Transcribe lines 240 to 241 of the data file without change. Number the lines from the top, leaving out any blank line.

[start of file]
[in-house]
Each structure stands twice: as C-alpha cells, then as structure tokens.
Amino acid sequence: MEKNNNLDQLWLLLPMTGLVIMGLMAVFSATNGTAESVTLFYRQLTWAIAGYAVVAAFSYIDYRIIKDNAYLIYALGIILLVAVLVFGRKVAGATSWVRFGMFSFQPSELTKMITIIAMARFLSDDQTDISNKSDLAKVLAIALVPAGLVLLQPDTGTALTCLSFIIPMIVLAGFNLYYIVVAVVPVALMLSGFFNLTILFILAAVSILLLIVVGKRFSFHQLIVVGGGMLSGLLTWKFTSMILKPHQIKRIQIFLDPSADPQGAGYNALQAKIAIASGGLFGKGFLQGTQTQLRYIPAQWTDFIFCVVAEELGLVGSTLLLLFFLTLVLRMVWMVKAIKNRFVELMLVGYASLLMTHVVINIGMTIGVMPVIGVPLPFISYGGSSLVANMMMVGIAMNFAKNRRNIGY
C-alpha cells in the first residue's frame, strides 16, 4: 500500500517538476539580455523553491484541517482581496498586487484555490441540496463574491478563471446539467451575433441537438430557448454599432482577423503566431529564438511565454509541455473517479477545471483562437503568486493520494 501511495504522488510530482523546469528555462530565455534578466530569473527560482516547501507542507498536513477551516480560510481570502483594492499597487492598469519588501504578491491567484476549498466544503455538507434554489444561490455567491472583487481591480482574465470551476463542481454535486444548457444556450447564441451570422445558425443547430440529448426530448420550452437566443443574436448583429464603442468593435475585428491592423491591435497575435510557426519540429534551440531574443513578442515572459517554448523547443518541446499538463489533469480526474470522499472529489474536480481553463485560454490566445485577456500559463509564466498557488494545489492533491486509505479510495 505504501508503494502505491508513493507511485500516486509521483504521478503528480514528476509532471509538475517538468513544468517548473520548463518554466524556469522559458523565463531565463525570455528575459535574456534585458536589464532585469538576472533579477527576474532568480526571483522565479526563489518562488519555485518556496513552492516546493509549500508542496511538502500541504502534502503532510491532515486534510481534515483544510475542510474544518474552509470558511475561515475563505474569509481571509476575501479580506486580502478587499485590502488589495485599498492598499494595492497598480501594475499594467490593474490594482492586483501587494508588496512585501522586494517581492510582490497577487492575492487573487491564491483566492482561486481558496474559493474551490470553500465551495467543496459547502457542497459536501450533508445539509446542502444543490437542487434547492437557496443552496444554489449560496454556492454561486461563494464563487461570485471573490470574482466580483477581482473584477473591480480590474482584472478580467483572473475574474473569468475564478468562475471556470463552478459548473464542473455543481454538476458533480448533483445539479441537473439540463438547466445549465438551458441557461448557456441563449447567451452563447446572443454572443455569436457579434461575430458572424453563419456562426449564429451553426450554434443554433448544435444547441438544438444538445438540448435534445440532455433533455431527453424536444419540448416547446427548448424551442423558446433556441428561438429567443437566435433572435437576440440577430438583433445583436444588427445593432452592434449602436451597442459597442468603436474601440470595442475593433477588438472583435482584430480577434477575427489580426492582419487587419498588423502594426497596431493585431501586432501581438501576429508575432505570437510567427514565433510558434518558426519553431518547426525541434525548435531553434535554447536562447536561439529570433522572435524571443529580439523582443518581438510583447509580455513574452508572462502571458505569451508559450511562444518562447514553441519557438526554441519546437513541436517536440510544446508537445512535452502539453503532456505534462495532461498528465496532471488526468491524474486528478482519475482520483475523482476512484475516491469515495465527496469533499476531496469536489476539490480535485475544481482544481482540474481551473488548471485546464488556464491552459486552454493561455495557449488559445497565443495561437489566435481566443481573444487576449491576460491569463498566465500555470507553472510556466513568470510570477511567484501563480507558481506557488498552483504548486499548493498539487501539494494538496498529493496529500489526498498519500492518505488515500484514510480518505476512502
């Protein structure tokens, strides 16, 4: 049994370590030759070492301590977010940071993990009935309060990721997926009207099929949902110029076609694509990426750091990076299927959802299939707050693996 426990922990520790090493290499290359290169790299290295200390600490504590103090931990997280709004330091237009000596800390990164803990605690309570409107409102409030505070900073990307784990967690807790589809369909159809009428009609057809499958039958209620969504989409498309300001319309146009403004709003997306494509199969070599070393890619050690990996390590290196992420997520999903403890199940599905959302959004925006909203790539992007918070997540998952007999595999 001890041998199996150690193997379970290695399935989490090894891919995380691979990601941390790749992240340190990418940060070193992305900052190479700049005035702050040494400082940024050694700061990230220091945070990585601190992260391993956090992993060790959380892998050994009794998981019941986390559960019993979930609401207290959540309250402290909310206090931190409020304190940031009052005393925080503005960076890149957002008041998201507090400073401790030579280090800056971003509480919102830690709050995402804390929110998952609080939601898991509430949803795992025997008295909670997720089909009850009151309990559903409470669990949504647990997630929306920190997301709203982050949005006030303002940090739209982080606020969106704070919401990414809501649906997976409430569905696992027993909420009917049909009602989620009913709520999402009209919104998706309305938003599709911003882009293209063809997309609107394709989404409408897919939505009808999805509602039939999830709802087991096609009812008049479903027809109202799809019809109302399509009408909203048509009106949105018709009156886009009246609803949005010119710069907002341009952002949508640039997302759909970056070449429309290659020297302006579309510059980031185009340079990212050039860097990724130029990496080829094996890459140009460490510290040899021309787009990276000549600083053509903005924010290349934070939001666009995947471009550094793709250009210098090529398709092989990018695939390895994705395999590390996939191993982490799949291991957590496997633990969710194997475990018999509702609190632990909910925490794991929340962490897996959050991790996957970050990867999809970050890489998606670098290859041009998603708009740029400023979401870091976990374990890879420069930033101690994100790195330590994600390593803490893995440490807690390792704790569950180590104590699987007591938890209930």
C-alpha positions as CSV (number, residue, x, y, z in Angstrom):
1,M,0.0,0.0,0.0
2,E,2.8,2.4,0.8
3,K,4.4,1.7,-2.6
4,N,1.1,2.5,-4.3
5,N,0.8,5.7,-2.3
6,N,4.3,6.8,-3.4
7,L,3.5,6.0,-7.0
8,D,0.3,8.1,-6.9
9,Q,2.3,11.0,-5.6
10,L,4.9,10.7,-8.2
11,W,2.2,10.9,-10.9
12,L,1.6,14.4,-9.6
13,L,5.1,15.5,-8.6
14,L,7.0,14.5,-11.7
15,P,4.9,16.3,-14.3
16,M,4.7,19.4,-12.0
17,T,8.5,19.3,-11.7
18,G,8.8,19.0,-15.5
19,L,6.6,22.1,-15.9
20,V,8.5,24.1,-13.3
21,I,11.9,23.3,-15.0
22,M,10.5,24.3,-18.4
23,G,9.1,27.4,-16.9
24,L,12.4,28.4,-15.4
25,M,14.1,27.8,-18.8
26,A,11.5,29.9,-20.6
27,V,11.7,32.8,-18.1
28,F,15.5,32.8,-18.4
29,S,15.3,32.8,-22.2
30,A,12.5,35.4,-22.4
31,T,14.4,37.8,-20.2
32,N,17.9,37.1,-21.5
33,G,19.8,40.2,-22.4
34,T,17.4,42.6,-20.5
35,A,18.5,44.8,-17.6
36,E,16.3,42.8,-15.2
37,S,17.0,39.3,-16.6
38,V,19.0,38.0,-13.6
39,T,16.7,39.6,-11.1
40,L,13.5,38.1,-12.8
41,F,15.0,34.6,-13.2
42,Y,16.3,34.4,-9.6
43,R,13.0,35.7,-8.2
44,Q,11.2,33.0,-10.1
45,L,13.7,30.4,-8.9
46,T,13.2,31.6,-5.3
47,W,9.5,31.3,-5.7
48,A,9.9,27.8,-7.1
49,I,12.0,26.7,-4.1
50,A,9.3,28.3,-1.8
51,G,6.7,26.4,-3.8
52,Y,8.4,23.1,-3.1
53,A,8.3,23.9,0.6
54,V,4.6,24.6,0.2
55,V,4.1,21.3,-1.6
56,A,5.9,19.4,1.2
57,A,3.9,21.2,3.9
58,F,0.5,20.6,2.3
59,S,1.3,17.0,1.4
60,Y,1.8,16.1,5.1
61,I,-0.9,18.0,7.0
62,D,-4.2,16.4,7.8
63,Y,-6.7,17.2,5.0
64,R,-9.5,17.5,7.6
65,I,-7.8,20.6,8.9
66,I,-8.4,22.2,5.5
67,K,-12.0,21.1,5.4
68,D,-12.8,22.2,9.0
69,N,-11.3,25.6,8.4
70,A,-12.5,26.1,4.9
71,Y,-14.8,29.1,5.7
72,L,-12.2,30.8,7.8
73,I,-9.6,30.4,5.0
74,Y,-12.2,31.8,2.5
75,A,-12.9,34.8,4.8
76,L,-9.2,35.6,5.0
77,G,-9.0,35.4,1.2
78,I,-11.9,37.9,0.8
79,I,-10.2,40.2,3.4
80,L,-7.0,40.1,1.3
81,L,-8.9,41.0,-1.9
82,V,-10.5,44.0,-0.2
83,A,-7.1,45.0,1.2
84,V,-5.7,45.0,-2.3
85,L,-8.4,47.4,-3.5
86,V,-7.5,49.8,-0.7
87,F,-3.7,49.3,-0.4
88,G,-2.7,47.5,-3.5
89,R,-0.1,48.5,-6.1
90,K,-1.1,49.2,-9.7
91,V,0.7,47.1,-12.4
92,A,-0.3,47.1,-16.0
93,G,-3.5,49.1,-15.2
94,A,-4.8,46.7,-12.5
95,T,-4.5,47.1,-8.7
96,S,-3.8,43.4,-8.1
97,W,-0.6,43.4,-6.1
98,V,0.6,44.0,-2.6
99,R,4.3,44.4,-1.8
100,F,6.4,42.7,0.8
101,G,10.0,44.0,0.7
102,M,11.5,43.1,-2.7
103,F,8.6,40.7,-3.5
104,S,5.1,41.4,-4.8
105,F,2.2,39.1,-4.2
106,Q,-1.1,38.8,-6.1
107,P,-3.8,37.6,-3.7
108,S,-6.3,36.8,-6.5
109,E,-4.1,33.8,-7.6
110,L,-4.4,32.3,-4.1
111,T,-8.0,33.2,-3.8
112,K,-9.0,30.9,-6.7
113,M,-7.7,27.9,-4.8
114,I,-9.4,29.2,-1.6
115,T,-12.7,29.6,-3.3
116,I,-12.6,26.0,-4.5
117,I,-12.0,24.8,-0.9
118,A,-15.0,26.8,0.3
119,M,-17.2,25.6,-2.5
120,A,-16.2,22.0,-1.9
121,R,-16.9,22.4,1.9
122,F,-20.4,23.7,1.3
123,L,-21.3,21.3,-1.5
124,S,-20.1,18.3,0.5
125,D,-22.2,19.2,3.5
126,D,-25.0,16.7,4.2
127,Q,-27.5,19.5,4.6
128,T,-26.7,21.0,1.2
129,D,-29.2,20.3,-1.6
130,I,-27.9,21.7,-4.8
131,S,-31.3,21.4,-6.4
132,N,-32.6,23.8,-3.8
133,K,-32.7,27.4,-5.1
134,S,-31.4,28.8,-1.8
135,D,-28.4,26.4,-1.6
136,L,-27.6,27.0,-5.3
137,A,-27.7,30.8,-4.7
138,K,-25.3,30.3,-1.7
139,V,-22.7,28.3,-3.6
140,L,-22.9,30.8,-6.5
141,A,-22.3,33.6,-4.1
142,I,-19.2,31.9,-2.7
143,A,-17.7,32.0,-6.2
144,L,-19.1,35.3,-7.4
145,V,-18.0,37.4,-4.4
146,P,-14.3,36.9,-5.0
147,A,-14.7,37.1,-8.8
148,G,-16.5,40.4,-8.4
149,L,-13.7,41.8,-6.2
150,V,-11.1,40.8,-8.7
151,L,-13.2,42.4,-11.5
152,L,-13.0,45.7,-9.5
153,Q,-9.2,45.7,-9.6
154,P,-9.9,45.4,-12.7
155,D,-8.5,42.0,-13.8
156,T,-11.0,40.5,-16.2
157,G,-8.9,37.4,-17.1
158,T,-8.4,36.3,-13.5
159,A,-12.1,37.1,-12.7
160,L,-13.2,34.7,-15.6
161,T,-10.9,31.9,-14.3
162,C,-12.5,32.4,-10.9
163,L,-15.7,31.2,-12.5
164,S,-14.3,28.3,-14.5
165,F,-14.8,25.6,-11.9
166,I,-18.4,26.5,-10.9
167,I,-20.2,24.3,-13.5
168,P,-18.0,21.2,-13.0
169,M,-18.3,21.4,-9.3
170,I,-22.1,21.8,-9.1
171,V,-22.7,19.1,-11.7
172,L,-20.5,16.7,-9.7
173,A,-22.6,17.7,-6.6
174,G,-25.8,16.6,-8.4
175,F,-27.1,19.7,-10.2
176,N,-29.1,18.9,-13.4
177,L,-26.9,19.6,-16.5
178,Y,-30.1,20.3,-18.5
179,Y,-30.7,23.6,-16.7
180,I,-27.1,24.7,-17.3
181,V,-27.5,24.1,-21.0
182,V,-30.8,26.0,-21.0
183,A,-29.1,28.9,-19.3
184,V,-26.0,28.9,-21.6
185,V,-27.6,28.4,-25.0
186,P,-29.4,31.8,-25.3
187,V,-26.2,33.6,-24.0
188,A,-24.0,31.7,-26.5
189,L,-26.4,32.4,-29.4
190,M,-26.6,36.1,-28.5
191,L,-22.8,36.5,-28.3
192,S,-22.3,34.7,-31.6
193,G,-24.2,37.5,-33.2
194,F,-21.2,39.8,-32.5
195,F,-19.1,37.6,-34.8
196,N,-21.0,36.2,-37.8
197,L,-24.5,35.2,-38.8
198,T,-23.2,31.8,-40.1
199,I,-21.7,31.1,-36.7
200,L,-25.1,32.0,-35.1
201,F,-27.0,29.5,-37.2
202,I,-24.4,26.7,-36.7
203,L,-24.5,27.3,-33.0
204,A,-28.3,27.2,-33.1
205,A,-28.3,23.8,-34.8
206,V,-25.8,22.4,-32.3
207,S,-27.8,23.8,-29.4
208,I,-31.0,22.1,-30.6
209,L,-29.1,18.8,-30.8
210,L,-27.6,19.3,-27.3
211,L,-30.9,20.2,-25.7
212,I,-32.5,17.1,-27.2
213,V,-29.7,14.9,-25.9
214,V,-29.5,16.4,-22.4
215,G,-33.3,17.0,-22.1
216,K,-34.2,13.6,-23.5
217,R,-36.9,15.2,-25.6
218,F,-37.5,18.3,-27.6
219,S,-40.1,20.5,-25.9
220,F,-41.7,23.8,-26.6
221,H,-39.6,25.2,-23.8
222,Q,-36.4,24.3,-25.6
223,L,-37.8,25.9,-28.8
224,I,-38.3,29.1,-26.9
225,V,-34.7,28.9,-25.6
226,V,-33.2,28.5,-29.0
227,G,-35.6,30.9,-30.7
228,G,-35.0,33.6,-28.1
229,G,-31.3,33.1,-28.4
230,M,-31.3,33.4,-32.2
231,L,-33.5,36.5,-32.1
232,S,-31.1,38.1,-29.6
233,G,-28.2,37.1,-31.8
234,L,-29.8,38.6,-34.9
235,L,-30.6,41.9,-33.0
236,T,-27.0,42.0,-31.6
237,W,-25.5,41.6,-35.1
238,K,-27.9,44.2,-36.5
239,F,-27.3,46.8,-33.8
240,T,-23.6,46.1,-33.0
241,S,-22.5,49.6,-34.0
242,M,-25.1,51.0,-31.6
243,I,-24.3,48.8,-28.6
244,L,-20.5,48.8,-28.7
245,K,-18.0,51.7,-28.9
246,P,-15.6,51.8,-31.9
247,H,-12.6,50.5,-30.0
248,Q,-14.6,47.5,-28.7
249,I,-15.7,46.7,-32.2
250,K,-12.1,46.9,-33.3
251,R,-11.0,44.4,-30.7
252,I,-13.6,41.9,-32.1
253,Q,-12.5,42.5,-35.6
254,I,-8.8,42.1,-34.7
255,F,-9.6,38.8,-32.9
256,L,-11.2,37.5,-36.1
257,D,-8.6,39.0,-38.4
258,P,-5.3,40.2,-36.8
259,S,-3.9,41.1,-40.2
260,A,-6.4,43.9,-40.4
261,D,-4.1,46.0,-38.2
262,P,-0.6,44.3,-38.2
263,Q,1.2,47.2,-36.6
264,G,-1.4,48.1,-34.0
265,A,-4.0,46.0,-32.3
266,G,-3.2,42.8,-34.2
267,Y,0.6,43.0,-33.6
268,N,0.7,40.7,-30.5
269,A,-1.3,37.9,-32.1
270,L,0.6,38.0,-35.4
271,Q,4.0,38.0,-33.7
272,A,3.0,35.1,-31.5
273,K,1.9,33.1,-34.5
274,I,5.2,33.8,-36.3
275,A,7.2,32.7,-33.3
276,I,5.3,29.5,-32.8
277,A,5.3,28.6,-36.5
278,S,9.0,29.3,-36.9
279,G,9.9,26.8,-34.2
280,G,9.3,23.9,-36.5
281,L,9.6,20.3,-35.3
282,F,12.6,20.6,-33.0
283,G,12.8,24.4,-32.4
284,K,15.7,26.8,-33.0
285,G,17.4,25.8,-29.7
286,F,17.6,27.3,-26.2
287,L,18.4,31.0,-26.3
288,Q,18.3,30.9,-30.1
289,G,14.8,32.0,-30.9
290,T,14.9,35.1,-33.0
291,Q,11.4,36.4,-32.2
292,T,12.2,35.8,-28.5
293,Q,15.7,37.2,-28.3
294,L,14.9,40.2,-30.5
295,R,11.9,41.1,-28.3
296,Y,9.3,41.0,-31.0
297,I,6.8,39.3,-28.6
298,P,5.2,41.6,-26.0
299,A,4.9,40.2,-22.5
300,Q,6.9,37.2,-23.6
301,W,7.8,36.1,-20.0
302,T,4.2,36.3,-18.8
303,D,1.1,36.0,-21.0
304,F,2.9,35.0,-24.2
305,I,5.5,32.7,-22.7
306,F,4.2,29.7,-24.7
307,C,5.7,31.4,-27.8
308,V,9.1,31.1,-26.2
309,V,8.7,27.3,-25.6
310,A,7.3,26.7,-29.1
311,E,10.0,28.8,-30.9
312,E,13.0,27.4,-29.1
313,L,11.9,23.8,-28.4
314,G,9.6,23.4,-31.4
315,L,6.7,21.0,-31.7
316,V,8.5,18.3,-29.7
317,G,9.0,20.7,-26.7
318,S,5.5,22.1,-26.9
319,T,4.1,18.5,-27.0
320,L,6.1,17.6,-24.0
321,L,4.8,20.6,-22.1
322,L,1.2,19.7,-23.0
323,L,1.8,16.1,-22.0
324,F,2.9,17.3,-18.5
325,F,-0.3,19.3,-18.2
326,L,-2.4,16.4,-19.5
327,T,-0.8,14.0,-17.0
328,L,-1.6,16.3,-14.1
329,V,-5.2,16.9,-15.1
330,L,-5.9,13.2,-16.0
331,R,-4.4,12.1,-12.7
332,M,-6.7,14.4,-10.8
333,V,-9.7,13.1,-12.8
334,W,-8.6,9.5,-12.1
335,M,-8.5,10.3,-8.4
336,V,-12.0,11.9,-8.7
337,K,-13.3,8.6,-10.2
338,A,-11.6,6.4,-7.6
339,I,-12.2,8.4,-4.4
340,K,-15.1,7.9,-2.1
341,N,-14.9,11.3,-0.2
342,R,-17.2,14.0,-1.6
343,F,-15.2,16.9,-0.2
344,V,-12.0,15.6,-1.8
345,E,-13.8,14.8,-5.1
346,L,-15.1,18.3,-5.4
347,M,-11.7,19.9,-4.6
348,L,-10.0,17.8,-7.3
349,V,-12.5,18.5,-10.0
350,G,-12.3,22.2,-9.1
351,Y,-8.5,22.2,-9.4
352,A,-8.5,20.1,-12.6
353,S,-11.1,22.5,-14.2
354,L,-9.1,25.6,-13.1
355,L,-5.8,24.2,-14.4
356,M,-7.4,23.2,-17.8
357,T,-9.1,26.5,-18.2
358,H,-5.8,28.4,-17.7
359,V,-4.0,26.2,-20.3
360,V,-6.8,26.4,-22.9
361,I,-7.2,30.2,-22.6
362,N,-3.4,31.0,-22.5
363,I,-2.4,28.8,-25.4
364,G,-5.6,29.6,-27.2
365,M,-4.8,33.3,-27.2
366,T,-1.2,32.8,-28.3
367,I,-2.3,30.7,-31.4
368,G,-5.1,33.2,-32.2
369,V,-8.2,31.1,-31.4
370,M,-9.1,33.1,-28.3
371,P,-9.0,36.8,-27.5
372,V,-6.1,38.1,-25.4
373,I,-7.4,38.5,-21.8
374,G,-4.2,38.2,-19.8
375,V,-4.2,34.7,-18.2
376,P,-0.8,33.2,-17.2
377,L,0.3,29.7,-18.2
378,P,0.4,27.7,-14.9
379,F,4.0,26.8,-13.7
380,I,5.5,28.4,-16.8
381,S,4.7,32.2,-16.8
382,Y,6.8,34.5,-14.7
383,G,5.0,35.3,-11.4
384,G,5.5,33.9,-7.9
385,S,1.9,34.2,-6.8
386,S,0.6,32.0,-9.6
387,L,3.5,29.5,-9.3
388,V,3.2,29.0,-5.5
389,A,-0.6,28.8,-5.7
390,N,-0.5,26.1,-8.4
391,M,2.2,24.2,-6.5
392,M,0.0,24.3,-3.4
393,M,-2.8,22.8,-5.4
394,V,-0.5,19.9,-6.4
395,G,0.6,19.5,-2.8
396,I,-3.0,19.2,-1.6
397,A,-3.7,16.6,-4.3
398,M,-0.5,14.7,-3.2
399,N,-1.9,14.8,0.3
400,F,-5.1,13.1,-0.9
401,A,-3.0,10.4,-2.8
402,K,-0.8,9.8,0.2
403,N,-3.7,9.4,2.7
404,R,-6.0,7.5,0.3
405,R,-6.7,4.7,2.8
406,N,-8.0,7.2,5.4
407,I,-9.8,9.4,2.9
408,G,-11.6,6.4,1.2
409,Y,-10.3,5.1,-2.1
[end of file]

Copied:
234,L,-29.8,38.6,-34.9
235,L,-30.6,41.9,-33.0